Use the following procedure to unlock a file:
- Open the Info window for the file by either:
- Selecting the files icon in Finder and pressing the Command-I keyboard combination.
- Control-clicking the files icon in Finder and selecting Get Info from the files context menu.
- In the General panel of the file's Info window, deselect the Locked checkbox. The check mark will disappear, indicating the file is now unlocked.
- Note: If the checkbox immediately returns to the selected (checked) state, then this indicates that the file's system immutable flag has been enabled. This means that you cannot unlock the file until its system immutable flag is disabled: see our "Immutable flags" FAQ.
- Close (Command-W) the Info window for the file.
- Trash the file.
Locked files in the Trash
Try one or more of the following methods to delete locked files in the Trash:
Files in use by other applications
Use one or more of the following methods if you receive a message indicating that a file can neither be moved to the Trash, nor emptied from the Trash, because it is "in use" by another application.
- Quit the application that is using the file. This will usually permit you to then move the file to the Trash or to empty the Trash.
- If you are unsure of the application that has the file "in use," the Terminal command lsof can tell you the name of the process or application that Mac OS X considers to be using the file, as follows:
- Click the Trash icon in the Dock. A Finder window opens showing the contents of your Trash.
- Open Terminal, located in the Macintosh HD > Applications > Utilities folder.
- Position and resize, if necessary, both the Finder window showing the Trash and the Terminal window so you can simultaneously see both windows fully.
- At the Terminal prompt type lsof followed by a single space, but do not press Return yet.
- Drag and drop the file "in use" from the Trash the Finder window opened in step 1 to the Terminal window opened in step 2. The path to the file will appear after the lsof command typed in step 3, i.e. you will see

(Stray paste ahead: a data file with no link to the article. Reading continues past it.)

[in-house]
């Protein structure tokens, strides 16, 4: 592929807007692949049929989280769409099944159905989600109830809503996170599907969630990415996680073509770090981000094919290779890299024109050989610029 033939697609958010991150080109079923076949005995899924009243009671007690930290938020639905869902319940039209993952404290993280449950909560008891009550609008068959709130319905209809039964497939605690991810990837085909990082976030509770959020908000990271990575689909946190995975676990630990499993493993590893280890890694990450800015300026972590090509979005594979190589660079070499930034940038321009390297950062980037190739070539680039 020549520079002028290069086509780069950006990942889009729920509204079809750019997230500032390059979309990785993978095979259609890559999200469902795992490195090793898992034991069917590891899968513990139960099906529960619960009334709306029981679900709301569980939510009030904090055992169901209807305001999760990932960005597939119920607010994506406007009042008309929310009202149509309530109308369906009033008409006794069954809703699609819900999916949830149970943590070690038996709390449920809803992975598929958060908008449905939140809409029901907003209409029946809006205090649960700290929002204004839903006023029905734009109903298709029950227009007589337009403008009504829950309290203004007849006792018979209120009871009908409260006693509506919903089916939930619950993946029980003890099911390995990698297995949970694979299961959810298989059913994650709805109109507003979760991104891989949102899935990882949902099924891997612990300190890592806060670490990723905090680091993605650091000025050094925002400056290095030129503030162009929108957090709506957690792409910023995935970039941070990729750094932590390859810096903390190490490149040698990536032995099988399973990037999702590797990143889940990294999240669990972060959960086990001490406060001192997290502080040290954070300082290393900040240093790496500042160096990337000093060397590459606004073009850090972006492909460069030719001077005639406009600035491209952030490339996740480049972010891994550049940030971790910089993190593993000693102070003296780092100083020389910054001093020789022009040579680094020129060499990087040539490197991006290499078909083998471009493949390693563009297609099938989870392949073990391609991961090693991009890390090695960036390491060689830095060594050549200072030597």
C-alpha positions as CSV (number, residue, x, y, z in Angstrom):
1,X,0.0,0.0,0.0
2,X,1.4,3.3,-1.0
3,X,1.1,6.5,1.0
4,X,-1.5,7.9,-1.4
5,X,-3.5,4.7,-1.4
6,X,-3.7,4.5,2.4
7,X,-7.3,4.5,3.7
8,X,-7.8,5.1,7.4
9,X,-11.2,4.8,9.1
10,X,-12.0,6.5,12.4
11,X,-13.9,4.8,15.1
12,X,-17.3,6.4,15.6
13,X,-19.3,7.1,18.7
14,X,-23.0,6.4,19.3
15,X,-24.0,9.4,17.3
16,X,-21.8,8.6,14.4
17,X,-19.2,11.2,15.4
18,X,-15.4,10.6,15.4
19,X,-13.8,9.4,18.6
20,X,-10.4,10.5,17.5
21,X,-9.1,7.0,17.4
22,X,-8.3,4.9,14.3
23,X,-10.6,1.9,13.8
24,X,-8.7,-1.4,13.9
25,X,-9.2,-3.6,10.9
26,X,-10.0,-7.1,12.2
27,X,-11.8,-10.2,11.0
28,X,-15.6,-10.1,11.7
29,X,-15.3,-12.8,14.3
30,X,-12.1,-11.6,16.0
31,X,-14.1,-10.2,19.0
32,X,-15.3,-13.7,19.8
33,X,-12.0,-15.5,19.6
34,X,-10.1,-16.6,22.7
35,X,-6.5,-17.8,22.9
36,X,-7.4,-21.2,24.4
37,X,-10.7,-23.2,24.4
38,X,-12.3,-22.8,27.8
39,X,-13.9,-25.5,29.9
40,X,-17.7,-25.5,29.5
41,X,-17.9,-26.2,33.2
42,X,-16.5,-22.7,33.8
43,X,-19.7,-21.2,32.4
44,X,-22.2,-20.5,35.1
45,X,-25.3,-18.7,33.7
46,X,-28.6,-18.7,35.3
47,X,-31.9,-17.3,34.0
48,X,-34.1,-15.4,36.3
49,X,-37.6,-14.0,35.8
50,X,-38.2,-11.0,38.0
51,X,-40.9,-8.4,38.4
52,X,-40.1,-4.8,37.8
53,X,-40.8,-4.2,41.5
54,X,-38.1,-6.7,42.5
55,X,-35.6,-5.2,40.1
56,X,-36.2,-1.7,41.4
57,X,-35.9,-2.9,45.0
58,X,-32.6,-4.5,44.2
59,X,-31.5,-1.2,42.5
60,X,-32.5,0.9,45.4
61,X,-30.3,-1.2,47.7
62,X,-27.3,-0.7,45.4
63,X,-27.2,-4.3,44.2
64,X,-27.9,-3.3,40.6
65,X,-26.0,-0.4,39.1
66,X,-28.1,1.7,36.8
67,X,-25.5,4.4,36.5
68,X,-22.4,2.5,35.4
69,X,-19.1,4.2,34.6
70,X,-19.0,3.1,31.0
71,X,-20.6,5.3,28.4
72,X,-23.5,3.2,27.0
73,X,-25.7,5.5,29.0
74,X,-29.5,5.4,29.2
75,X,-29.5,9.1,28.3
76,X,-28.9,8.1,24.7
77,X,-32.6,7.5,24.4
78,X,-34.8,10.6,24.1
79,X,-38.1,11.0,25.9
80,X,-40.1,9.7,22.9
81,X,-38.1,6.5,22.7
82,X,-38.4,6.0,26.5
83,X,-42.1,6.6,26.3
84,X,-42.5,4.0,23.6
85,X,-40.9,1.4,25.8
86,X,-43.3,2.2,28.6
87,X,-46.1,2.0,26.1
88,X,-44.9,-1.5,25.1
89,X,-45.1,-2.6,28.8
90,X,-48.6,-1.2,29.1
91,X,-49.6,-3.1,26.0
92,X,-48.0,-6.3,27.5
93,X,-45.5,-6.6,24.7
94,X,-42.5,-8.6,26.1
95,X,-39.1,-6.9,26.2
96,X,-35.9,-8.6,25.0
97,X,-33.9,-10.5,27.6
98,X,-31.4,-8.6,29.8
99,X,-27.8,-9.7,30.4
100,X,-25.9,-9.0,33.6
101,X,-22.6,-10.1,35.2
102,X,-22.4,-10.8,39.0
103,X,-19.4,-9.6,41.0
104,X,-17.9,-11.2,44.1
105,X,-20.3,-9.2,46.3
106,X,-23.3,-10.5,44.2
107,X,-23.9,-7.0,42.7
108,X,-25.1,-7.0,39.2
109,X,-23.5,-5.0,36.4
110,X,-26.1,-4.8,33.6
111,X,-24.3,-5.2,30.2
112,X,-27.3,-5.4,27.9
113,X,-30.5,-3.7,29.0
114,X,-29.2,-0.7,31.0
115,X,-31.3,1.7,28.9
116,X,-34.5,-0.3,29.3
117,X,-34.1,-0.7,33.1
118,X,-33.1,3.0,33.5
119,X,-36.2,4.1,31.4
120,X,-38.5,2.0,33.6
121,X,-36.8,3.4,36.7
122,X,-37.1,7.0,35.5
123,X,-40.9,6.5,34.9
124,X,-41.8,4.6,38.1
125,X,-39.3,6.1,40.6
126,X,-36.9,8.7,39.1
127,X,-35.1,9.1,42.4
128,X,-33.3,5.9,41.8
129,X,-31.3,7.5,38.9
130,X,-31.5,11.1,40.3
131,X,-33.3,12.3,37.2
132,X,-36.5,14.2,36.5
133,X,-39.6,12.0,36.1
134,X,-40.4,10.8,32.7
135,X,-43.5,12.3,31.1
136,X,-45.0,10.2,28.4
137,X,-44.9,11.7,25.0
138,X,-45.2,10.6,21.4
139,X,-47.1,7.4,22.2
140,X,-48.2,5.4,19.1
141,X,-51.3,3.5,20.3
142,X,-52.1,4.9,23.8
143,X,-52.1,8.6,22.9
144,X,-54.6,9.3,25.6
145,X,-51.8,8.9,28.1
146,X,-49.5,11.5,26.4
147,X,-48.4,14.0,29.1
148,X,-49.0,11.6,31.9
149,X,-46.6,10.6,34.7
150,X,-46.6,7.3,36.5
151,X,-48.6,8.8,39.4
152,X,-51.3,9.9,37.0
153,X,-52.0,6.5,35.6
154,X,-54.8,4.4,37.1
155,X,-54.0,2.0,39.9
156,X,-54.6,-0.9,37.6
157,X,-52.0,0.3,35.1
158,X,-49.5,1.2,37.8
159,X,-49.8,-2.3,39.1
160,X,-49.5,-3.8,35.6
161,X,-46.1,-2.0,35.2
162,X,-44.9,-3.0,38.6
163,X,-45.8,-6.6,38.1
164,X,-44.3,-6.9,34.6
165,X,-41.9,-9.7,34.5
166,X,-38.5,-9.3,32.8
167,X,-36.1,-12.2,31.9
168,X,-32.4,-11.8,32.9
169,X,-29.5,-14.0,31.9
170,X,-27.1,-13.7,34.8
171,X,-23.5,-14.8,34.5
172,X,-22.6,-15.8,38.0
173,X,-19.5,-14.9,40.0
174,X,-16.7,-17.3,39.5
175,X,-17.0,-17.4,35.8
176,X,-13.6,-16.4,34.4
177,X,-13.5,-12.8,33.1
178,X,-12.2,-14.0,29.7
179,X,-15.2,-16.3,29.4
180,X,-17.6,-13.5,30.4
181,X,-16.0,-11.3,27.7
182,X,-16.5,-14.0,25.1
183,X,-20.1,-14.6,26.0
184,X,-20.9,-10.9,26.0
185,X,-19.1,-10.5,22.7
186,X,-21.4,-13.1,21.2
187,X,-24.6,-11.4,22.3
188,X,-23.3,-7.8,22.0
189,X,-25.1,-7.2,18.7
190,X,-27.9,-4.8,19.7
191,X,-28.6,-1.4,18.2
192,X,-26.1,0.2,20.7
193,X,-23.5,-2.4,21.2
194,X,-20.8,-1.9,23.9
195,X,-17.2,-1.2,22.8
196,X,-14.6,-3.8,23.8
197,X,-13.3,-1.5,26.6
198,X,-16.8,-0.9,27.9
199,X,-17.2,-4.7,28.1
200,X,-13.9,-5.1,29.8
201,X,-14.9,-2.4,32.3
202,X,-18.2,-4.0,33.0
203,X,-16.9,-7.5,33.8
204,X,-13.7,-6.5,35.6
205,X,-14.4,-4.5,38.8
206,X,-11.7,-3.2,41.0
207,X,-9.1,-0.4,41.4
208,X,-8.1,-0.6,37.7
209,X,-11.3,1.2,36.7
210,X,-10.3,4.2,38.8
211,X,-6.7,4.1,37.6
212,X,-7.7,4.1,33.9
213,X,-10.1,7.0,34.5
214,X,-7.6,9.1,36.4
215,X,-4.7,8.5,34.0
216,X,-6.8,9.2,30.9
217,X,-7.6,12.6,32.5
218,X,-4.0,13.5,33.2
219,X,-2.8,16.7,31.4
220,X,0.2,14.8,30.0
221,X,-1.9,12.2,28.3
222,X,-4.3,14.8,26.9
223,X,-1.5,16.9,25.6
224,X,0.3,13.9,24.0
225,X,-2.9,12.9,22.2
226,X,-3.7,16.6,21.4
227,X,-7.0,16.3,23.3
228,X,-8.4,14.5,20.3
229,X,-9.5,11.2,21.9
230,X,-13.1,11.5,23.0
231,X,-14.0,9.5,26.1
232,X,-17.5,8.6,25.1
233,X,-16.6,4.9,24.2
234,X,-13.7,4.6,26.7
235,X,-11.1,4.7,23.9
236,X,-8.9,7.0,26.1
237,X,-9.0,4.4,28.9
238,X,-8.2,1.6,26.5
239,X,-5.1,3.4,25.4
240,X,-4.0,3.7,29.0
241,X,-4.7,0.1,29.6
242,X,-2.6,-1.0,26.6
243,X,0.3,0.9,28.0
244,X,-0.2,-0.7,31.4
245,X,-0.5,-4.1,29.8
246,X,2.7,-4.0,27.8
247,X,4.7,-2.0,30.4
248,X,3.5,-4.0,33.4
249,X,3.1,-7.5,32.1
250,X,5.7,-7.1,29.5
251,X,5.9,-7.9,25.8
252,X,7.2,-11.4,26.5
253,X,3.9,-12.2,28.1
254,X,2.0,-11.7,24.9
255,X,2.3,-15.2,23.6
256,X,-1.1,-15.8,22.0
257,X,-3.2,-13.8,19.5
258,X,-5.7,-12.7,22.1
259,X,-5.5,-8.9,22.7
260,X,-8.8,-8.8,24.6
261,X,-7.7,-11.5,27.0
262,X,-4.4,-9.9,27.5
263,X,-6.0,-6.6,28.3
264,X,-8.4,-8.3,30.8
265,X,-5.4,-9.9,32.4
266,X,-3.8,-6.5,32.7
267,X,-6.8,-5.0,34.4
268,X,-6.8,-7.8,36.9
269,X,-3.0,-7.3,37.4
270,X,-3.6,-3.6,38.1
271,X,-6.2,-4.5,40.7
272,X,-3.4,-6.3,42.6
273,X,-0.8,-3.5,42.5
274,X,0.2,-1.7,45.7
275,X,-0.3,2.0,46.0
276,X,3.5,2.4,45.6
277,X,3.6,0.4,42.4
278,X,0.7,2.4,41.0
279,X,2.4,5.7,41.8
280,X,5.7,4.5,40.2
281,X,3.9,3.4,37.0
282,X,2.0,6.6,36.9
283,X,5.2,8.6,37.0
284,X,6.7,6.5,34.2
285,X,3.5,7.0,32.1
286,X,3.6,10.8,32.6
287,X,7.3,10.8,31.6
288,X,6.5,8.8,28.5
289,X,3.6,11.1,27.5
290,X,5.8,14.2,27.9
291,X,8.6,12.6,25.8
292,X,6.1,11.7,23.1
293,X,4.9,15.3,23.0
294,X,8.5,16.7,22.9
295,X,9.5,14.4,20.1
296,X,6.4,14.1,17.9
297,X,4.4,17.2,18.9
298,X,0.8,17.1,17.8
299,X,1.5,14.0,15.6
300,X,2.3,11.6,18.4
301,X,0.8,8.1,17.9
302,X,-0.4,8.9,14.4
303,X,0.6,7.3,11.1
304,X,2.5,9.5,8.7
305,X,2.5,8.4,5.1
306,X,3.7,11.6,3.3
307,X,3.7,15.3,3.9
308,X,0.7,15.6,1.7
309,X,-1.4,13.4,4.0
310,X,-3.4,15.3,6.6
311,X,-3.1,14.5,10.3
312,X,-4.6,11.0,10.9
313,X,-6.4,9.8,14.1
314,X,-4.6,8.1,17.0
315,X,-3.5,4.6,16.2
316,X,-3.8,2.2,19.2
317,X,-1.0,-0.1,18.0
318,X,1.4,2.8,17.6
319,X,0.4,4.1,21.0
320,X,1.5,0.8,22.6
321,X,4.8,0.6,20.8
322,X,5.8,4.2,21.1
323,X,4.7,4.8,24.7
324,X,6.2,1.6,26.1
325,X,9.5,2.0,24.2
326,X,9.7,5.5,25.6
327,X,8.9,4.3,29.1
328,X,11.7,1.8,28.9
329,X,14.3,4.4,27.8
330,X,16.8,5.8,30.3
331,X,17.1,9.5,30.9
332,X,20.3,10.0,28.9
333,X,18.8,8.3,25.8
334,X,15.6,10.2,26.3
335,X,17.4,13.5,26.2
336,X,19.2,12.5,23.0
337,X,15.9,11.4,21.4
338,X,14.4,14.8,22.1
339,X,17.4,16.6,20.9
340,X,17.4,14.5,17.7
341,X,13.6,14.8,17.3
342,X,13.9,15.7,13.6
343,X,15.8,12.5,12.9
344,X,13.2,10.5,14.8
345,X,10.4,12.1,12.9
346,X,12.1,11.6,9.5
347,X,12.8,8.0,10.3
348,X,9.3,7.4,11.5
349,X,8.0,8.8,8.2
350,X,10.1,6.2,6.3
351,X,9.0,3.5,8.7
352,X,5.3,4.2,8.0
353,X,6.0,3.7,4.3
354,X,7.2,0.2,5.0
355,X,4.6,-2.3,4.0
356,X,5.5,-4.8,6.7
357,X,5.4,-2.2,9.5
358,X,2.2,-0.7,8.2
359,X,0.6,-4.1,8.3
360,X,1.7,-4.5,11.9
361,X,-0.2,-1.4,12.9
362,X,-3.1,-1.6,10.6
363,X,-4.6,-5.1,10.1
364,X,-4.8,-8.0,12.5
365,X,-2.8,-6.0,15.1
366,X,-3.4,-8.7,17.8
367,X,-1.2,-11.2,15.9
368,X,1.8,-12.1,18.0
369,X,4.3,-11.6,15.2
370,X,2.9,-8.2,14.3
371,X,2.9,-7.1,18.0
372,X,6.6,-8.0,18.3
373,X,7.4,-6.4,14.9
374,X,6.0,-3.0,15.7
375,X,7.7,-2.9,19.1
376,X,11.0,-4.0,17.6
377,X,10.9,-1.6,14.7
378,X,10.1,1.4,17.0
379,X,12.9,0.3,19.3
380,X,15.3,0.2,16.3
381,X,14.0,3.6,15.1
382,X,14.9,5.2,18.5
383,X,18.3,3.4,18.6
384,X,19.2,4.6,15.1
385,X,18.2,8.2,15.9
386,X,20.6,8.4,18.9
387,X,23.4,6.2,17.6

- lsof /path_to_file
- Press Return.
- If the file is "in use" then the output from lsof will list the names of the applications or processes which claim to be using the file under the first column heading, COMMAND.
- If the file is "in use" by an open application, Quit (Command-Q) that application. If a background process has the file "in use," use Activity Monitor to terminate that process.
- Note: One must be careful when terminating processes as certain background processes are needed for Mac OS X. Quitting processes like loginwindow or kernel_task could force you off your account, freeze your Mac, or cause a kernel panic. If you do not know what effect quitting a process may have, do not quit the process.
- Force the Trash to empty using the Option key.
- Log out, log in, and then attempt to empty the Trash.
- Restart your Mac, log in, and then attempt to empty the Trash.
- Use one of the recommended Trash utilities.
- Empty and recreate the affected account's Trash.
Insufficient privileges needed to trash an object
Warning: If Mac OS X informs you that you have insufficient privileges to delete a file, this may be because you are attempting to delete a System-related file. You should not delete System-related files unless you are absolutely sure you know what you are doing. Deleting System-related files could render your system unusable.
If you are informed that you have either insufficient privileges or insufficient permissions to trash a file or folder, you may be able to trash the object in question using the following procedure.
- Make yourself the Owner (Mac OS X 10.4 and earlier) of the file or add yourself under Name (Mac OS X 10.5 and later) for the file, with Access (Mac OS X 10.4 and earlier) or Privilege (Mac OS X 10.5 and later) of Read & Write, using the instructions in the "Setting Permissions" Mac Help document corresponding to the version of Mac OS X you are using.
- Note: If you find that you already have the correct permissions to delete the file in question and the file is not locked, then this indicates that the file's system immutable flag has been enabled. This means that you cannot delete the file until its system immutable flag is disabled: see our "Immutable flags" FAQ.
- Trash the file.
Incomplete Internet downloads under Mac OS X 10.2